"To the Cherokee Tribe of Indians" from Jackson

Newspaper Article

Background Notes

One of the strategies developed to deal with the conflict between white American settlers and Native American lands was to negotiate treaties which voluntarily exchanged the lands of Indian tribes in the east for lands west of the Mississippi. Five assimilated tribes, the Cherokee, Creek, Choctaw, Chickasaw and Seminoles, known as the "Five Civilized Tribes" negotiated approximately thirty treaties with the United States between 1789 and 1825. In 1824, President Monroe announced to Congress that he thought all Indians should be relocated west of the Mississippi. Monroe was pressured by the state of Georgia to make his statement because gold had been discovered on Cherokee land in Northwest Georgia and the state of Georgia wanted to claim it. The Cherokees resisted and sought to maintain their land. They had adopted a formal constitution, declared an independent Cherokee nation, and elected John Ross as their Chief in 1828. As expected, the Georgia legislature annulled the Cherokee constitution and ordered seizure of their lands. The Cherokees again resisted and took their claim of sovereignty to the United States Supreme court. In their second case, Worcester v. Georgia (1832), Supreme Court Chief Justice John Marshall ruled that the Cherokee Nation was entitled to federal protection over those of the state laws of Georgia. The Court ruled "the Indian nation was a "distinct community in which the laws of Georgia can have no force" and into which Georgians could not enter without the permission of the Cherokees themselves or in conformity with treaties.

Robert V. Hine and John Mack Faragher, The American West, A New Interpretive History (New Haven: Yale University Press, 2000), 176, 235-236; Mary Beth Norton et al, A People and a Nation; A History of the United States. (Boston: Houghton Mifflin Company, 1986), 287-290.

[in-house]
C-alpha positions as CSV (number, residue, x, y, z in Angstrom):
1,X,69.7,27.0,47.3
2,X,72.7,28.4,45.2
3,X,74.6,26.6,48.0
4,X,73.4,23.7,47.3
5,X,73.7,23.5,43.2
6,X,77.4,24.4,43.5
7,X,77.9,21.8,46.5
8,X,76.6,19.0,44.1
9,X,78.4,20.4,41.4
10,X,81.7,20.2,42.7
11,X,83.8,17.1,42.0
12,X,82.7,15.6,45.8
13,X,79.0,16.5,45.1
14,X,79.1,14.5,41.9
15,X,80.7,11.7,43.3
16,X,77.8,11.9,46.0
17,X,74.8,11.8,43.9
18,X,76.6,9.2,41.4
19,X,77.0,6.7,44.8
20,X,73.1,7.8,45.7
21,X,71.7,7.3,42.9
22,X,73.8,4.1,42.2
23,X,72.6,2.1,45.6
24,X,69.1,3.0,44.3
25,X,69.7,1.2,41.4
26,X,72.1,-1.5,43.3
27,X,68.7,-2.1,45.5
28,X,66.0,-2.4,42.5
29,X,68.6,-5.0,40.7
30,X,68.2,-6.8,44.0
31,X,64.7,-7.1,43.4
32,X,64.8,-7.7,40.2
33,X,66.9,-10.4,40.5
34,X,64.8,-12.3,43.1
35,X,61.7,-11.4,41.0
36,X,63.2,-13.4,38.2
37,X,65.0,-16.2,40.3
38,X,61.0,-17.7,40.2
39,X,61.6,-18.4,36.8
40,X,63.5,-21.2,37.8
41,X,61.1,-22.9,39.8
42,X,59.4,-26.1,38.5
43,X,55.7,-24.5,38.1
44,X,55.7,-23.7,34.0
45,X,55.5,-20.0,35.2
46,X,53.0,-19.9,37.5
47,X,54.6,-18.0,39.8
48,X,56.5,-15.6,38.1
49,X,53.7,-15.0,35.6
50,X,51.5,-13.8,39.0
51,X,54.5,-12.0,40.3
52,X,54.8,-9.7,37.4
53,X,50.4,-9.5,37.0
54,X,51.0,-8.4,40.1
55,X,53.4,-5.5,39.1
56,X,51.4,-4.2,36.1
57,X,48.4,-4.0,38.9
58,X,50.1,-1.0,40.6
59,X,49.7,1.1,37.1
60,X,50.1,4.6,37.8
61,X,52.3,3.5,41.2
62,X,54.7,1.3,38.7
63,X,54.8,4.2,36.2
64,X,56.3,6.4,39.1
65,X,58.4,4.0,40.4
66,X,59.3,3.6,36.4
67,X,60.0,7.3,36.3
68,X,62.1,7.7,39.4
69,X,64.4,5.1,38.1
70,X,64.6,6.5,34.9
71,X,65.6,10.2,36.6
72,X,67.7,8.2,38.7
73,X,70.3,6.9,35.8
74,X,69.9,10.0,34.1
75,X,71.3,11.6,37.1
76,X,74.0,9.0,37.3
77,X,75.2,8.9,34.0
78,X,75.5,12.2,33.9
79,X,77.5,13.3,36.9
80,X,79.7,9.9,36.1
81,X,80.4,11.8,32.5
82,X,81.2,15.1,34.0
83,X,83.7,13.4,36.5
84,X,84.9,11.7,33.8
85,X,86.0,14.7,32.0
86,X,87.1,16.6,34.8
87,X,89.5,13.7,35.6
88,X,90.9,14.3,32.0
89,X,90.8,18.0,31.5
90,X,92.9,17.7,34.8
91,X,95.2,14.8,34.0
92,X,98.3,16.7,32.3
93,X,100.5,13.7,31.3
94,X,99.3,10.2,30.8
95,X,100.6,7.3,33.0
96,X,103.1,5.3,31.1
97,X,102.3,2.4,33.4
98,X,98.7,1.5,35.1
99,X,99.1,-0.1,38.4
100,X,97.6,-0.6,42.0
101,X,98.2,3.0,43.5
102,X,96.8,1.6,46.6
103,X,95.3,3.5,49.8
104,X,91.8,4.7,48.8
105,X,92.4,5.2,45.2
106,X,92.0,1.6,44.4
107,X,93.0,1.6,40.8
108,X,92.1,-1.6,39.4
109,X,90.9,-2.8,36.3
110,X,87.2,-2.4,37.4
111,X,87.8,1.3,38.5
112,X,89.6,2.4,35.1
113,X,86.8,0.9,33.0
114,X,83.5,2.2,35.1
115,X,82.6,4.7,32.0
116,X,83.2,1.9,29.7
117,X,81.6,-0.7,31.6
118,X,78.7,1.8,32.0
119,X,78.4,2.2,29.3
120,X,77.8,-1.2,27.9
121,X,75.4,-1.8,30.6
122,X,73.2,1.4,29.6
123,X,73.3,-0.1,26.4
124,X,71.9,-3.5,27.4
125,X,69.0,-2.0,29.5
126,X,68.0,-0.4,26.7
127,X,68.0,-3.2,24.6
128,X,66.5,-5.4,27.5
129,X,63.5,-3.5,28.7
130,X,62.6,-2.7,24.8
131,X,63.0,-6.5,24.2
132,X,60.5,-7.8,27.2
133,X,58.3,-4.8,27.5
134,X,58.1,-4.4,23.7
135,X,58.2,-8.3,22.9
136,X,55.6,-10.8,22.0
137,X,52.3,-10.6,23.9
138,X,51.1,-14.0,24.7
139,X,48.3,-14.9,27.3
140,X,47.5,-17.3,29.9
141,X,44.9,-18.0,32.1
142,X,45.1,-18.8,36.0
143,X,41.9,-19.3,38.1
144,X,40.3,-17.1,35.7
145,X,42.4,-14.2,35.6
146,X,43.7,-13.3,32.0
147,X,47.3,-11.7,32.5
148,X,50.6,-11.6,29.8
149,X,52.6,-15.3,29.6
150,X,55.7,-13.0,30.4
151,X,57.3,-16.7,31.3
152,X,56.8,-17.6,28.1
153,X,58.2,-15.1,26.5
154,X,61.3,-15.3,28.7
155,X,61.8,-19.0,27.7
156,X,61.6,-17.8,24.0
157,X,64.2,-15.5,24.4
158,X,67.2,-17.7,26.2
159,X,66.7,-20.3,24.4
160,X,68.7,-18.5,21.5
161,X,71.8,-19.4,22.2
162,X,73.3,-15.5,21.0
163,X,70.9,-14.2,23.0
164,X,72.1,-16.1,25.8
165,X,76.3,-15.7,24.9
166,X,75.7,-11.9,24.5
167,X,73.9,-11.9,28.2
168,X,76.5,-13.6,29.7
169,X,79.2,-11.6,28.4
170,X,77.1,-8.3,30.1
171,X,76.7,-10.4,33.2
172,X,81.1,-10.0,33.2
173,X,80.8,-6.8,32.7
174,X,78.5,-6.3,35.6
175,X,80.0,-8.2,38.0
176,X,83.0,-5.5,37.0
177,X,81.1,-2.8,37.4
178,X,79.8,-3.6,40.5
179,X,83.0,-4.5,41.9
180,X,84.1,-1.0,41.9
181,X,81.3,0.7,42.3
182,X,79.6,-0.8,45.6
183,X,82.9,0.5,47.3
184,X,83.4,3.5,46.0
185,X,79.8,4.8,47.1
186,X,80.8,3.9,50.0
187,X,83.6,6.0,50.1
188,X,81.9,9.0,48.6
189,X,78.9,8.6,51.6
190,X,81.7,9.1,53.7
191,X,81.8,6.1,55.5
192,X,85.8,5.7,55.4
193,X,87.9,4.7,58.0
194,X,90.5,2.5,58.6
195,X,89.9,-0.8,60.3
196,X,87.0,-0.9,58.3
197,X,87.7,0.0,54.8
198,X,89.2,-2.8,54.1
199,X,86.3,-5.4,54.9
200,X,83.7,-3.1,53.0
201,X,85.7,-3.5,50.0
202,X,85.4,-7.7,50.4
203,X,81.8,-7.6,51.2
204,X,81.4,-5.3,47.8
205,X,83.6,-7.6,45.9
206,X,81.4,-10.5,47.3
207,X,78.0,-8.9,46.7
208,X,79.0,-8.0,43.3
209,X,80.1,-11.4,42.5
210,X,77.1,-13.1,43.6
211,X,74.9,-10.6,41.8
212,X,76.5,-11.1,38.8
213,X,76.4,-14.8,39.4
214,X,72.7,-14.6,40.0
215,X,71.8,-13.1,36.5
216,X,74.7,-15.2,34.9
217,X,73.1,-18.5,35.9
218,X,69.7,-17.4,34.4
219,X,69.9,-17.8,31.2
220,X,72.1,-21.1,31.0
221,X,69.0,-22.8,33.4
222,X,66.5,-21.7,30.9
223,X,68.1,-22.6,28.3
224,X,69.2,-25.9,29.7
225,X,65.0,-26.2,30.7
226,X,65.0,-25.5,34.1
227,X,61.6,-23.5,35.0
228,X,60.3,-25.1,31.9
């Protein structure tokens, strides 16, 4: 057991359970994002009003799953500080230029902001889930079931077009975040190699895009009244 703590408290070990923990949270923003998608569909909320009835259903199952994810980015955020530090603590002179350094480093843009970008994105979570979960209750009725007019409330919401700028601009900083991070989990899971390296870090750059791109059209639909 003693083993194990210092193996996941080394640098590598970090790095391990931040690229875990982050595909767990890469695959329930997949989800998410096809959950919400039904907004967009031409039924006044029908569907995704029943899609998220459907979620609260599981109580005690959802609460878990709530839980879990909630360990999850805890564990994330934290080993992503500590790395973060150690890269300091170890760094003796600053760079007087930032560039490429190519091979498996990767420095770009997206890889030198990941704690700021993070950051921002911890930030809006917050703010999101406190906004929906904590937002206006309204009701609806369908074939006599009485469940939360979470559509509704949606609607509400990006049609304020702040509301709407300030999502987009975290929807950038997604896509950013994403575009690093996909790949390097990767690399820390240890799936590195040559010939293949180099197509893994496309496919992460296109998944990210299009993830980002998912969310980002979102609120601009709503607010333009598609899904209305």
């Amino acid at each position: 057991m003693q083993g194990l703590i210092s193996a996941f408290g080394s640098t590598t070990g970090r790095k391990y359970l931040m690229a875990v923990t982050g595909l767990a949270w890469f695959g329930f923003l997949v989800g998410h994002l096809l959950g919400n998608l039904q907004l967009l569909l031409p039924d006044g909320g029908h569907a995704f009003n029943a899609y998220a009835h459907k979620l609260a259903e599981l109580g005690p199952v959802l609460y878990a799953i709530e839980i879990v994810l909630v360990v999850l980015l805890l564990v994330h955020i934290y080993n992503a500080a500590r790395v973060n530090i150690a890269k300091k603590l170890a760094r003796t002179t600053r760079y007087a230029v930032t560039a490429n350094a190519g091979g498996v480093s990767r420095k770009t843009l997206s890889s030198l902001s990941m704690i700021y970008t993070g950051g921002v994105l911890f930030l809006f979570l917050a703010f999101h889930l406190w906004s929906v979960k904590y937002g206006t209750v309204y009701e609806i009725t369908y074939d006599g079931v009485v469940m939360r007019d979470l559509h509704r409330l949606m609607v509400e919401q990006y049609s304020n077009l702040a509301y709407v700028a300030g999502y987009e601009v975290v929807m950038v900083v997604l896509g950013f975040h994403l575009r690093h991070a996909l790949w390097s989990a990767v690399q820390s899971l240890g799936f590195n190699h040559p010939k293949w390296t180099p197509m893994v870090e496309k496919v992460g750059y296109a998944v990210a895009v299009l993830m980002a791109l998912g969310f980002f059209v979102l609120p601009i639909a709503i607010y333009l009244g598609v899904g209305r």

Transcription of Primary Source

To the Cherokee Tribe of Indians East of the
Mississippi river
.

MY FRIENDS: I have long viewed your condition with great interest. For many years I have been acquainted with your people, and under all variety of circumstances, in peace and war. Your fathers were well known to me, and the regard which I cherished for them has caused me to feel great solicitude for your situation. To these feelings, growing out of former recollections, have been added the sanction of official duty, and the relation in which, by the Constitution and laws, I am placed towards you. Listen to me, therefore, as your fathers have listened, while I communicate to you my sentiments on the critical state of your affairs.

You are now placed in the midst of a white population. Your peculiar customs, which regulated your intercourse with one another, have been abrogated by the great political community among which you live; and you are now subject to the same laws which govern the other citizens of Georgia and Alabama. You are liable to prosecutions for offences, and to civil actions for a breach of any of your contracts.-Most of your people are uneducated, and are liable to be brought into collision at all times with their white neighbors. Your young men are acquiring habits of intoxication. With strong passions, and without those habits of restraint, which our laws inculcate and render necessary, they are frequently driven to excesses which must eventually terminate in their ruin. The game has disappeared among you, and you must depend upon agriculture and the mechanic arts for support. And, yet, a large portion of your people have acquired little or no property in the soil itself, or in any article of personal property which can be useful to them. How, under these circumstances can you live in the country you now occupy? Your condition must become worse & worse, and you will ultimately disappear, as so many tribes have done before you.